The Leahy-Smith America Invents Act (AIA), legislation that was signed into law by President Barack Obama in Sept., 2011, is widely considered to represent the most significant redo to the U.S. patent system since 1952.
Over an 18-month period, the law phases in significant changes to the America’s system of filing and protecting patents. How the law is faring so far was the subject of “Implementation of the America Invents Act,” an expert symposium held on April 19 at The Catholic University of America’s Columbus School of Law.
The afternoon panel discussion featured an all-star lineup in the world of patent law. Panelists included the Hon. James D. Smith, chief patent judge, United States Patent and Trademark Office; Janet Gongola, United States Patent and Trademark Office; Joe Matal, Judiciary Committee Counsel to Sen. Jon Kyl (R-AZ); and Antigone Peyton, Cloudigy Law PLLC. Hon. Ed Damich of the U.S. Court of Federal Claims and an adjunct lecturer at the law school, moderated the discussion.
Many of the key provisions of AIA have been under consideration on Capitol Hill going all the way to 1966. (One panelist quipped that Congress can hardly be accused of rushing the bill through the pipeline).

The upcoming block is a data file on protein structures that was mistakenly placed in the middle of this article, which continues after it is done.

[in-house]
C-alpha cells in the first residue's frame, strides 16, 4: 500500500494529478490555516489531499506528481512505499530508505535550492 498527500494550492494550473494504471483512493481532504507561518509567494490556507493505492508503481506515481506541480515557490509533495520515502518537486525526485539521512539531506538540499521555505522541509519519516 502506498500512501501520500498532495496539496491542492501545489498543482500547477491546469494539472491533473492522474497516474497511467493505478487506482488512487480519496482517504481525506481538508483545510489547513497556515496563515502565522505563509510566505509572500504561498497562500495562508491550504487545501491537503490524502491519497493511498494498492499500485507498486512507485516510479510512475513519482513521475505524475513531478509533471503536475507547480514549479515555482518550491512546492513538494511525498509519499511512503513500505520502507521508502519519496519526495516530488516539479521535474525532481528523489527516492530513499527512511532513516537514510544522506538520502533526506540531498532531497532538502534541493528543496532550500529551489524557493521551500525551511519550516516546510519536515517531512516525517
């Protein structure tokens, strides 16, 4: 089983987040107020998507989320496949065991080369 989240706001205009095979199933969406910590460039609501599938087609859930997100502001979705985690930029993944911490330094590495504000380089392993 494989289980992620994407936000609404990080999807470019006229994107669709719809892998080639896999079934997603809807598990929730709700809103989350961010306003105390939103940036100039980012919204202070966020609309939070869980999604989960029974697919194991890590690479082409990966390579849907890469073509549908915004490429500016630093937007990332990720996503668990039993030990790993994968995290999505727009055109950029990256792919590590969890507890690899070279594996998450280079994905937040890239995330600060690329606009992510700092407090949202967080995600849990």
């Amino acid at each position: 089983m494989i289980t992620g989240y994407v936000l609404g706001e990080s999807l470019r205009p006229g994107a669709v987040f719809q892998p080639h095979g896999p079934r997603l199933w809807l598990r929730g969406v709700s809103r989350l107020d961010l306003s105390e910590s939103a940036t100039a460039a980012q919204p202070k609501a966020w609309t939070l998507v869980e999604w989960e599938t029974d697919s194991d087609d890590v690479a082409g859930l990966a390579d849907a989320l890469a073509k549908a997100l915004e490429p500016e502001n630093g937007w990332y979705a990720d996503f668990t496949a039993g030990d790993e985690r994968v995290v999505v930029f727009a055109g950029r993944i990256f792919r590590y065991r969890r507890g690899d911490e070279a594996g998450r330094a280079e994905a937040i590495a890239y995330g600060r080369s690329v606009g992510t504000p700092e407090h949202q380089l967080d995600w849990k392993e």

It’s most significant change to the U.S. patent system is switching from a "first to invent" to a "first to file" system.
The law also eliminates eliminates false marking lawsuits except for ones filed by the U.S. government or filed by a competitor who can prove competitive injury.
The new law has been hotly debated. Supporters of the America Invents Act argue that it will create jobs, bolster innovation, streamline the patent system, reduce patent litigation, and keep the U.S. competitive globally.
Opponents of the law fear that it will help market incumbents become further entrenched, the rate of startup formation will fall to levels in other countries, and access to angel and venture capital will fall to the levels of other countries because the weakening of patent protection diminishes incentives for investments and development.
Critics also complain that the new law fails to address the extensive backlog of existing patent applications.
“AIA has proven to be the provoker of many comments,” observed Judge Smith.